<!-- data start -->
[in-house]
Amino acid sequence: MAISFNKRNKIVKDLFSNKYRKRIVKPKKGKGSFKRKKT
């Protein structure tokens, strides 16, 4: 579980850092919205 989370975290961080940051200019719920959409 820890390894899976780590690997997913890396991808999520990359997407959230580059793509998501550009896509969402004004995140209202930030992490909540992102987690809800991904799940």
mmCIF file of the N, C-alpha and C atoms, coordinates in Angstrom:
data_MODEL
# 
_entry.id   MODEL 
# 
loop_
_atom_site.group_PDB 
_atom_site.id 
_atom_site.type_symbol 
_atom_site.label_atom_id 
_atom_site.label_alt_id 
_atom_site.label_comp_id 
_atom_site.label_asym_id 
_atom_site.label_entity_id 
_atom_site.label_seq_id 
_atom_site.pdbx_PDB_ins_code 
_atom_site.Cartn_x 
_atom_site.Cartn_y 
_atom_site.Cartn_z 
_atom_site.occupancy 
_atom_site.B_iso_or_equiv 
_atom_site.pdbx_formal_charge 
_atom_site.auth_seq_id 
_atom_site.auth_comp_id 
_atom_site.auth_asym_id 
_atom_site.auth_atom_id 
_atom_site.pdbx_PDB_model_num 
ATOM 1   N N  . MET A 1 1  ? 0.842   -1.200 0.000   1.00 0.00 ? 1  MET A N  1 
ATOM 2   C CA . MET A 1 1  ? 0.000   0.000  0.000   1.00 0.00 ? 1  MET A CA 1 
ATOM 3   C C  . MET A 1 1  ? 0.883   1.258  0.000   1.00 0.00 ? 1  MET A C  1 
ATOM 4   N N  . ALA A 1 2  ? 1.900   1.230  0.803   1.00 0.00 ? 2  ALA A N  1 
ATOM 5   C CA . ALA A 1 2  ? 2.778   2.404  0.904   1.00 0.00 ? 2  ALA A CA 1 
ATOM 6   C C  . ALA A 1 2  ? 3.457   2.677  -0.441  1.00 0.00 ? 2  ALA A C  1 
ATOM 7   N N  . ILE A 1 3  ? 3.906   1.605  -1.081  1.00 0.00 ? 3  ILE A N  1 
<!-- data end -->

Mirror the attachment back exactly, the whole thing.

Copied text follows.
[in-house]
Amino acid sequence: MAISFNKRNKIVKDLFSNKYRKRIVKPKKGKGSFKRKKT
């Protein structure tokens, strides 16, 4: 579980850092919205 989370975290961080940051200019719920959409 820890390894899976780590690997997913890396991808999520990359997407959230580059793509998501550009896509969402004004995140209202930030992490909540992102987690809800991904799940």
mmCIF file of the N, C-alpha and C atoms, coordinates in Angstrom:
data_MODEL
# 
_entry.id   MODEL 
# 
loop_
_atom_site.group_PDB 
_atom_site.id 
_atom_site.type_symbol 
_atom_site.label_atom_id 
_atom_site.label_alt_id 
_atom_site.label_comp_id 
_atom_site.label_asym_id 
_atom_site.label_entity_id 
_atom_site.label_seq_id 
_atom_site.pdbx_PDB_ins_code 
_atom_site.Cartn_x 
_atom_site.Cartn_y 
_atom_site.Cartn_z 
_atom_site.occupancy 
_atom_site.B_iso_or_equiv 
_atom_site.pdbx_formal_charge 
_atom_site.auth_seq_id 
_atom_site.auth_comp_id 
_atom_site.auth_asym_id 
_atom_site.auth_atom_id 
_atom_site.pdbx_PDB_model_num 
ATOM 1   N N  . MET A 1 1  ? 0.842   -1.200 0.000   1.00 0.00 ? 1  MET A N  1 
ATOM 2   C CA . MET A 1 1  ? 0.000   0.000  0.000   1.00 0.00 ? 1  MET A CA 1 
ATOM 3   C C  . MET A 1 1  ? 0.883   1.258  0.000   1.00 0.00 ? 1  MET A C  1 
ATOM 4   N N  . ALA A 1 2  ? 1.900   1.230  0.803   1.00 0.00 ? 2  ALA A N  1 
ATOM 5   C CA . ALA A 1 2  ? 2.778   2.404  0.904   1.00 0.00 ? 2  ALA A CA 1 
ATOM 6   C C  . ALA A 1 2  ? 3.457   2.677  -0.441  1.00 0.00 ? 2  ALA A C  1 
ATOM 7   N N  . ILE A 1 3  ? 3.906   1.605  -1.081  1.00 0.00 ? 3  ILE A N  1 